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(LEAD) Ri stresses N.K.'s dual policy of pursuing nukes, economy: KCNA

All News 12:01 June 01, 2016

(ATTN: ADDS more info in paras 5, 11-17)

SEOUL, June 1 (Yonhap) -- Ri Su-yong, a top North Korean party official, has stressed his country's goal of simultaneously pursuing nuclear and economic development during his talks with a senior Chinese party official, Pyongyang's state media said Wednesday.

Ri, vice chairman of the North Korean ruling party's central committee and the party's chief of international relations, held talks with his counterpart Song Tao, minister of the International Department of the Chinese Communist Party (CCP) in Beijing on Tuesday.

The former North Korean foreign minister arrived in Beijing on Tuesday for a three-day visit in what could be signs of the North's attempt to mend frayed ties with China over Pyongyang's nuclear weapons program.

Ri stressed that North Korean leader Kim Jong-un clarified the principle of the ruling party to protect peace and stability in the region "by always adhering to the strategic line of simultaneously pushing forward economic construction and the building of nuclear force," said the Korean Central News Agency (KCNA).

It is not immediately known how Song responded to Ri's remarks on its nuclear program.

China has joined the U.N. Security Council's move to slap tougher sanctions on North Korea over its fourth nuclear test in January and long-range rocket launch the following month.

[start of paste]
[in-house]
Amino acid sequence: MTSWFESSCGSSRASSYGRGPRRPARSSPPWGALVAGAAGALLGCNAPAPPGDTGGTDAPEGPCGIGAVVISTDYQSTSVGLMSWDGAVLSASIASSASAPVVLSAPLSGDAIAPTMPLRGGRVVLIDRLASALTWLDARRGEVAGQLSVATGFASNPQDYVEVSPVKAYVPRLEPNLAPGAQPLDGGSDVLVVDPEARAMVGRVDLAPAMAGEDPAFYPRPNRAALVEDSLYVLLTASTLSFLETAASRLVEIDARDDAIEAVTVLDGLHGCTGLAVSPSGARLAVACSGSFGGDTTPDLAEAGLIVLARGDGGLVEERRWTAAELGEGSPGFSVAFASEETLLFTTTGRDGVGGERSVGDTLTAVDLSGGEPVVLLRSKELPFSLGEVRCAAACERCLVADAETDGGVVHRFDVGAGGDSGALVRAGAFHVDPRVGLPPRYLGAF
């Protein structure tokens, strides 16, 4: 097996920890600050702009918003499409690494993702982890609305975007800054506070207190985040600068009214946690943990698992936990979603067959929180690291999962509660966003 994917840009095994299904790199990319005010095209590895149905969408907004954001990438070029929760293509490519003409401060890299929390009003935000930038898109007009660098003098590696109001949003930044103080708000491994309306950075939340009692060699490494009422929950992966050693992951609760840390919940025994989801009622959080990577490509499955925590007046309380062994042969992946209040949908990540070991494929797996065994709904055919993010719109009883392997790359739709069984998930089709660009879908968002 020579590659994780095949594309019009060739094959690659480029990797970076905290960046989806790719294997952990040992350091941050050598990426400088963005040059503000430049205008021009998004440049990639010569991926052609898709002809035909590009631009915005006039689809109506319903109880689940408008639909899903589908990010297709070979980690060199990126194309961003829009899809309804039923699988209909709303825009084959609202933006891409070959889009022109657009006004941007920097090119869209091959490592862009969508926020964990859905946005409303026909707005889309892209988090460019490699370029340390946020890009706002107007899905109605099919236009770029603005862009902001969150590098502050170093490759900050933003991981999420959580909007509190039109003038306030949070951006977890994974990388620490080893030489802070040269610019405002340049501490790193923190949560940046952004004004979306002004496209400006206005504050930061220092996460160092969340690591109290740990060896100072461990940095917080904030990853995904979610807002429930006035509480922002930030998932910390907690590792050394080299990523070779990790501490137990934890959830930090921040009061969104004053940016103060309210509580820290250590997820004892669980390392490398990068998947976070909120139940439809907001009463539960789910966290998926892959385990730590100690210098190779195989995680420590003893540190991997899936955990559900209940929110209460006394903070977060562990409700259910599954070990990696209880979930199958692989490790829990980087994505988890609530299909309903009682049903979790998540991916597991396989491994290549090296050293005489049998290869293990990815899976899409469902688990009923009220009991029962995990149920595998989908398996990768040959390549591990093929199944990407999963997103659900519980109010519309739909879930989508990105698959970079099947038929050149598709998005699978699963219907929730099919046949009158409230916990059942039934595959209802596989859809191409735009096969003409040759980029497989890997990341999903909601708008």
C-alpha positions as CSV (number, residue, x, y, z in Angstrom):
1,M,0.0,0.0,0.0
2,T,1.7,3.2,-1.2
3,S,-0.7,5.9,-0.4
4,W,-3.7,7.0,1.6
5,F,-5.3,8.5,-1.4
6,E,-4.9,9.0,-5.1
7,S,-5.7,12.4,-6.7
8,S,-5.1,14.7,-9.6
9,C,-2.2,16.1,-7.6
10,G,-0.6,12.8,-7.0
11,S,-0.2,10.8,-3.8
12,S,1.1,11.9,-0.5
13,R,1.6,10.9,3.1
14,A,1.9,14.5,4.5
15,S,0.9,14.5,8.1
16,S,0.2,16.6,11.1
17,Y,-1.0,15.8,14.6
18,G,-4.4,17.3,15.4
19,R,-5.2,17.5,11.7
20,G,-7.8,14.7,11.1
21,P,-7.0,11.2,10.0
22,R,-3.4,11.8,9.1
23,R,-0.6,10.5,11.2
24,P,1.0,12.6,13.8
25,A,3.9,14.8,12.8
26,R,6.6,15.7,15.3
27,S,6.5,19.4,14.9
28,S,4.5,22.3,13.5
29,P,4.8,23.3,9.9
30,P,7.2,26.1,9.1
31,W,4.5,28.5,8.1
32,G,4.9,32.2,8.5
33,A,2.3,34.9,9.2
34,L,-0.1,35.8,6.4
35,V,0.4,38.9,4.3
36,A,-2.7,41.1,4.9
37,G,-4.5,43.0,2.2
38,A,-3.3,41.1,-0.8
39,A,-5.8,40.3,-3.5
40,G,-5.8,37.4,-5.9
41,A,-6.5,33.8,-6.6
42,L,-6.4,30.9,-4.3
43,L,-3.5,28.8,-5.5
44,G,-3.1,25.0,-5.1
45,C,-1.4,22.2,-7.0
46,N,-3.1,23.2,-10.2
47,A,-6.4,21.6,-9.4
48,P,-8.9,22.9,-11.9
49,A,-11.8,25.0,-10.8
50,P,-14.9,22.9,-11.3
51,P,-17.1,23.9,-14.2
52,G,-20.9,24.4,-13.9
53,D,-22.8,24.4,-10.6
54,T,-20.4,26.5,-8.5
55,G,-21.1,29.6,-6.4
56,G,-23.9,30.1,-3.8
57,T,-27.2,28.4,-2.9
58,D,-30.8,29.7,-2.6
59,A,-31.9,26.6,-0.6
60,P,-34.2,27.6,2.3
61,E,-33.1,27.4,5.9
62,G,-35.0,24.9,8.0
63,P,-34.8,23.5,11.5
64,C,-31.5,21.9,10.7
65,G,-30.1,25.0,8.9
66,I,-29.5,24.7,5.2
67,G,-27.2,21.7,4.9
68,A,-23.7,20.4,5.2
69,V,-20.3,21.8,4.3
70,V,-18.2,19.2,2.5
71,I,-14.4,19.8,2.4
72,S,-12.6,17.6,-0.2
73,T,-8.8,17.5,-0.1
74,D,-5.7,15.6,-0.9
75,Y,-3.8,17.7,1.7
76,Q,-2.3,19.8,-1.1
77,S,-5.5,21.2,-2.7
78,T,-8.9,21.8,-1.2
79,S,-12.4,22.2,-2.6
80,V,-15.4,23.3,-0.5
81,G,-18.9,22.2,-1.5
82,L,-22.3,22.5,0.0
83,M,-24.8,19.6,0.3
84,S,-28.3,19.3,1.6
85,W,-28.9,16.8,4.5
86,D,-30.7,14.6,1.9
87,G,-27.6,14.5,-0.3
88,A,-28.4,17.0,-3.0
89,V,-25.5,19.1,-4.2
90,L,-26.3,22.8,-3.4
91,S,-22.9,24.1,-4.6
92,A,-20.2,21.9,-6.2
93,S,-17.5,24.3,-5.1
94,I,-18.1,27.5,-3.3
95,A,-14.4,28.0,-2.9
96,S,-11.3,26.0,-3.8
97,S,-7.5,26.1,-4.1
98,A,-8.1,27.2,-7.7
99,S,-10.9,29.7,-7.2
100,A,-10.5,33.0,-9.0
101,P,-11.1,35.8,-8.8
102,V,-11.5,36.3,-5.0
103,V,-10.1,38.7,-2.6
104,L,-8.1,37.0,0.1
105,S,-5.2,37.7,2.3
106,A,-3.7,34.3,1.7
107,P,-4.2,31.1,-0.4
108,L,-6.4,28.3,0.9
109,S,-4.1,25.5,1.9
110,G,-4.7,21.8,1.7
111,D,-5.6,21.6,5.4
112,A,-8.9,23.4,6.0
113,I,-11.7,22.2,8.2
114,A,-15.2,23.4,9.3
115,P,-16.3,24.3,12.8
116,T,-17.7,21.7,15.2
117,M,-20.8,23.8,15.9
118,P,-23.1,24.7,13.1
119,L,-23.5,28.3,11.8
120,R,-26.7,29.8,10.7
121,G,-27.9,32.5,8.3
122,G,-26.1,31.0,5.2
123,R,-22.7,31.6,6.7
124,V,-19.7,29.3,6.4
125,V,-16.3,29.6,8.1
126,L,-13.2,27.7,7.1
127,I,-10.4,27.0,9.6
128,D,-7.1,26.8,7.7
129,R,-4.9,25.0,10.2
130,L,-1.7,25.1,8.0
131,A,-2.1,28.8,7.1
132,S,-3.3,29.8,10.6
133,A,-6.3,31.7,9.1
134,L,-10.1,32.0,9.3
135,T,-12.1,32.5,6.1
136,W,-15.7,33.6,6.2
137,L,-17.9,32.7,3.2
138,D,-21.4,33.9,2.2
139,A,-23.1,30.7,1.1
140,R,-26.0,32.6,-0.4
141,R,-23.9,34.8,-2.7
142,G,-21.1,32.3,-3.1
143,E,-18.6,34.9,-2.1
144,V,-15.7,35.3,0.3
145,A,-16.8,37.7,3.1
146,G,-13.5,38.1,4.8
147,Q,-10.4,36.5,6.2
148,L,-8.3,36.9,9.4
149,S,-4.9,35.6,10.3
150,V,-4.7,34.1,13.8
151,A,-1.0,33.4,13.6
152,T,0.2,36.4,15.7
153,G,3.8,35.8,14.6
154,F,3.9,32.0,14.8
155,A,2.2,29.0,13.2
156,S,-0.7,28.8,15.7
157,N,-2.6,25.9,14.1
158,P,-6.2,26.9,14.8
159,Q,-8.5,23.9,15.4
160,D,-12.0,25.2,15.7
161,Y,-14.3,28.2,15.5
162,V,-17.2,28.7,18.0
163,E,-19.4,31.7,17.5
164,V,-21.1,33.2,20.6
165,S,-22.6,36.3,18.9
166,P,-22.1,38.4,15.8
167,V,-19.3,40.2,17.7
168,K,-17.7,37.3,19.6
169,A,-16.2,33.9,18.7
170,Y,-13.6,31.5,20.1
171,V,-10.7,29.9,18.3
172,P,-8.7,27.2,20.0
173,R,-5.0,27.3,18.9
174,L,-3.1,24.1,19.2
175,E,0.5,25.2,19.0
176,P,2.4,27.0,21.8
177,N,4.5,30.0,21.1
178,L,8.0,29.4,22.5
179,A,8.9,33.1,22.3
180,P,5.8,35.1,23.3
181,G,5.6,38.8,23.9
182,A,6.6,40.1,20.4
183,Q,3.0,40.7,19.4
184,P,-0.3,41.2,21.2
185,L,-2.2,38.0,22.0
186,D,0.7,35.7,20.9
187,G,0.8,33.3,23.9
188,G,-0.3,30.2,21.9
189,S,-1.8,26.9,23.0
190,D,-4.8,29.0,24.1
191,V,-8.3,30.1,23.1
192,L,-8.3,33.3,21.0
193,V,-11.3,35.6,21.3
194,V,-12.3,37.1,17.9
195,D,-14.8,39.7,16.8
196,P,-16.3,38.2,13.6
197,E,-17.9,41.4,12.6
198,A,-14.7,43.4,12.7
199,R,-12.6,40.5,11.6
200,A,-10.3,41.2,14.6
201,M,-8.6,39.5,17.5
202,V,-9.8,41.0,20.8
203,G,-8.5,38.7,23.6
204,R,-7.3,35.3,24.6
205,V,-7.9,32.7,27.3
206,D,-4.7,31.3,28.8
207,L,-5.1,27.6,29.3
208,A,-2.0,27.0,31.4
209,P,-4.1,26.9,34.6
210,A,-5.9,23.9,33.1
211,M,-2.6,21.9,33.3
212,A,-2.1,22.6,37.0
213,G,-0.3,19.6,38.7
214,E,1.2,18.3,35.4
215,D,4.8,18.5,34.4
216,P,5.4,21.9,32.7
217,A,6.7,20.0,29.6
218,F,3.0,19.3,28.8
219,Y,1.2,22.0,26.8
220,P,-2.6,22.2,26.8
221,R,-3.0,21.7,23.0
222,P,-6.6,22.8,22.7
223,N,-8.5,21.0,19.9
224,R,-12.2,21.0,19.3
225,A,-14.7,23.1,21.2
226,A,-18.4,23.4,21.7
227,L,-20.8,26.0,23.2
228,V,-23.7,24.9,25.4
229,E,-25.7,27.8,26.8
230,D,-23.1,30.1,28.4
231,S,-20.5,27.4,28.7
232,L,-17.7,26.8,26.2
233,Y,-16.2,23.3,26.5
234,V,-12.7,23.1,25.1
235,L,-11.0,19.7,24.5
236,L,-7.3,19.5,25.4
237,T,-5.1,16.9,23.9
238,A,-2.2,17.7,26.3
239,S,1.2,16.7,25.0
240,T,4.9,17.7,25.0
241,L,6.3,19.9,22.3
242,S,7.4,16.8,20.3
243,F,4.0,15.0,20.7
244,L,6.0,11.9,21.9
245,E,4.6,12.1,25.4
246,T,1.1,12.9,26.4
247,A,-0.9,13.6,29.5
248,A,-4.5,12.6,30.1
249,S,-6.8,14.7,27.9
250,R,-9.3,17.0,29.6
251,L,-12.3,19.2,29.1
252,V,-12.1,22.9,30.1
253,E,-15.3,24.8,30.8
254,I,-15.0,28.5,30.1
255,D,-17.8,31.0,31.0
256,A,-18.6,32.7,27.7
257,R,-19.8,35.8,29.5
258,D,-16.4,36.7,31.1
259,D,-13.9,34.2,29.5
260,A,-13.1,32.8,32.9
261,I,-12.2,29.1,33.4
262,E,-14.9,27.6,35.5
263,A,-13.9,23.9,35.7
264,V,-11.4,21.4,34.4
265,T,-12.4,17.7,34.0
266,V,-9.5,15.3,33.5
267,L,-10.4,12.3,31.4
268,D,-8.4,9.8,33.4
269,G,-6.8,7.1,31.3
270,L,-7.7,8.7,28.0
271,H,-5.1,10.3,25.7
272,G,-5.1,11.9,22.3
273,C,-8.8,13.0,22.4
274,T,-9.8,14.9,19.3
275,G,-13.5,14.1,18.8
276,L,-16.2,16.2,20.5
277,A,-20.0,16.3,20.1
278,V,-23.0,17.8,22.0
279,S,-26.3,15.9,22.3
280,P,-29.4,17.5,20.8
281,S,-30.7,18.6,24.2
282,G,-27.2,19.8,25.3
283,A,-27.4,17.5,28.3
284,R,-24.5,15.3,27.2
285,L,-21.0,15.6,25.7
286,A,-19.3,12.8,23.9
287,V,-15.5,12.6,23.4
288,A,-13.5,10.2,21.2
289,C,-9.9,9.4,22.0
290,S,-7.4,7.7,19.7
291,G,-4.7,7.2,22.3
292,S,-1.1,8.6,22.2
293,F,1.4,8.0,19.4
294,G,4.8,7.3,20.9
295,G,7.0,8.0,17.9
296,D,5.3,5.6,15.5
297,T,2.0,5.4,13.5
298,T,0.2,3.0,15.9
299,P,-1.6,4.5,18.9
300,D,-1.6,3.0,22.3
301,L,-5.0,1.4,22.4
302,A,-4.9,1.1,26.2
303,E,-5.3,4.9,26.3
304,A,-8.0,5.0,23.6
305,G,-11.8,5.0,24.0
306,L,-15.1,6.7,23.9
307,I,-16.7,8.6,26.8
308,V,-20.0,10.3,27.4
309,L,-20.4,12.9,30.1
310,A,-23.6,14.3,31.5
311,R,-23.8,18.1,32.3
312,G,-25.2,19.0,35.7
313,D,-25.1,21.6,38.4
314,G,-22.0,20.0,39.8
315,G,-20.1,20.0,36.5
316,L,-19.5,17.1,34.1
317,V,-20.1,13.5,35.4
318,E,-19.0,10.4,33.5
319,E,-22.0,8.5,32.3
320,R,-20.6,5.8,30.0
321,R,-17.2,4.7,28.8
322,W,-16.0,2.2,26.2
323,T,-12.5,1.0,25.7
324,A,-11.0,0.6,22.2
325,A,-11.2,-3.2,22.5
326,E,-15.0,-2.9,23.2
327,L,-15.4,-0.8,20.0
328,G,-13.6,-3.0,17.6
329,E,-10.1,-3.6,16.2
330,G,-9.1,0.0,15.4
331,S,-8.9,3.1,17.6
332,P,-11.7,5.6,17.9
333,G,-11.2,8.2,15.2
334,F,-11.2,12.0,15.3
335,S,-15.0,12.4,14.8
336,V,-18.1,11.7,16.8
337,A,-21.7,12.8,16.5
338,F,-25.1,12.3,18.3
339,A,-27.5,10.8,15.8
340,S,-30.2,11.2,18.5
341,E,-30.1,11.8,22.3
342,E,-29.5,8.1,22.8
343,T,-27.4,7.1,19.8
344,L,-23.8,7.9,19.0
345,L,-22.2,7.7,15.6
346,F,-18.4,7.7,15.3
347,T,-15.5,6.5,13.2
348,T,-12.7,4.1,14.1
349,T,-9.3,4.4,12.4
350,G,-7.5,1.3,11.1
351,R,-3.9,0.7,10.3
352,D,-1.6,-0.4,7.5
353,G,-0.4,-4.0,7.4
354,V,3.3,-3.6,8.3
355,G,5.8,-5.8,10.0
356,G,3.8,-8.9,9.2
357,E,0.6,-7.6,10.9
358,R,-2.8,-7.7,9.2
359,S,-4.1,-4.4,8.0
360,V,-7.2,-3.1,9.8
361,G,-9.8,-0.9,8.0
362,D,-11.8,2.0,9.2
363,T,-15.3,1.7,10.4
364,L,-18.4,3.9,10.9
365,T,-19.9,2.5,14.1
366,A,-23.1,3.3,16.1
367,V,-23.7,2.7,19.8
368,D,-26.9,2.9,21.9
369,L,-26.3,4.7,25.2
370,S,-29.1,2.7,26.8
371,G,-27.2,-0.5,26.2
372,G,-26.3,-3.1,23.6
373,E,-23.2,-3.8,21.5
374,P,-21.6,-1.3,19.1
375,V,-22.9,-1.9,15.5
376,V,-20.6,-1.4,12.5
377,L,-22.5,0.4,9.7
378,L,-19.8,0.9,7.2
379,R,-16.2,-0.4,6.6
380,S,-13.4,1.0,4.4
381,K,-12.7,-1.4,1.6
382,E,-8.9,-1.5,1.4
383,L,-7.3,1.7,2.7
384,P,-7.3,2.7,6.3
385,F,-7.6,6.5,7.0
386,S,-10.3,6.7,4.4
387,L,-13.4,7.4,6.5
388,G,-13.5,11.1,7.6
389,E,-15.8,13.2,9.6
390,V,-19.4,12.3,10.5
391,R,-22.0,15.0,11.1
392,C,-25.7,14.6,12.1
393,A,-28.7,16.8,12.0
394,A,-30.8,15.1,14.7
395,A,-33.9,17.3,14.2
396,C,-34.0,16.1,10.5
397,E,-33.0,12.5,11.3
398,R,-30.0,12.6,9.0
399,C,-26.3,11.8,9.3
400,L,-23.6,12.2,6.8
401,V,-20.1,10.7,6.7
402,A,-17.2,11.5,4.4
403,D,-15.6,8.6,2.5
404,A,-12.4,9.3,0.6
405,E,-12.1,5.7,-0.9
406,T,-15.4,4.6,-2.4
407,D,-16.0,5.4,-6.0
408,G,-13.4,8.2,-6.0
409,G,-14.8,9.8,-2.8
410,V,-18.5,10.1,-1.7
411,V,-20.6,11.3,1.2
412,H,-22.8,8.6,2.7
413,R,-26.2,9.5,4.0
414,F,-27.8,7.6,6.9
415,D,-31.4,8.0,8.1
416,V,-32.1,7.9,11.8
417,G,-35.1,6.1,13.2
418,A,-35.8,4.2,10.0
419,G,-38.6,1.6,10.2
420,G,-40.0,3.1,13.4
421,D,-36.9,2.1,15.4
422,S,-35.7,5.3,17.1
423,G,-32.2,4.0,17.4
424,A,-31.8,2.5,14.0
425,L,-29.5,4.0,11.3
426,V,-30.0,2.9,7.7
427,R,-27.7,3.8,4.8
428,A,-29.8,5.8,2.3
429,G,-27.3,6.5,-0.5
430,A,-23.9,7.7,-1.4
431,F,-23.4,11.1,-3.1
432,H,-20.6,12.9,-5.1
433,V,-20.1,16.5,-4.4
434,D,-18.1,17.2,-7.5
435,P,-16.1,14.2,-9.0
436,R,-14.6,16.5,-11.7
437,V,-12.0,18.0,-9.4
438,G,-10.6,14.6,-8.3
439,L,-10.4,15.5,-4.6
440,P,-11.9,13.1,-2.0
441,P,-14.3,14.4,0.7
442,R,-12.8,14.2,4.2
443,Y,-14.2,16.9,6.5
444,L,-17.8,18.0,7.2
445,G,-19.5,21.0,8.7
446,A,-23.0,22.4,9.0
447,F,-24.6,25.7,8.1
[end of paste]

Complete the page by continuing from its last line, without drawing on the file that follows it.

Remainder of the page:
Ri's visit to China is mainly aimed at briefing CCP officials on the party congress of the ruling Workers' Party of Korea (WPK) in early May.

But a diplomatic source said that he could meet with Chinese President Xi Jinping on Wednesday for possible discussions over Kim's future visit to China.

Since taking office in late 2011, the North's leader has not held a summit with Xi, mainly because China has shunned the meeting in an apparent expression of anger over Pyongyang's nuclear aspirations.

The CCP said in a statement posted on its website that Ri and Song agreed to "strengthen exchanges and cooperation between the two parties."

South Korea's unification ministry said it hopes that Ri's visit to China prompts the North to give up its nuclear weapons program and bring peace to the divided peninsula.

"Denuclearization of North Korea is a top priority (in our policy toward the North)," Jeong Joon-hee, ministry spokesman, told a regular press briefing. "So we hope that Ri's visit to China contributes to making Pyongyang abandon its nukes."

Ri's trip to China comes amid speculation that North Korea could carry out its fifth nuclear test at any time in defiance of international condemnation.

The communist country attempted to launch an intermediate-range ballistic missile Tuesday, but the launch ended in failure, according to the South Korean military. It was the fourth such unsuccessful attempt in two months.

Experts said that the message Ri delivers on its nukes will be a critical yardstick in predicting how much Pyongyang and Beijing enhance their ties.

"For North Korea, it is important to improve its ties with China for the purpose of easing the impacts of international sanctions," said Kim Heung-kyu, head of the China Policy Institute under Ajou University. "But it is too early to say that Ri's visit will lead to the onset of an improvement of their strained relations."

Yang Moo-jin, a professor at the University of North Korean Studies, however, cast an optimistic view about Pyongyang-Beijing ties, predicting that a summit between the leaders of the two may be possible as early as August.


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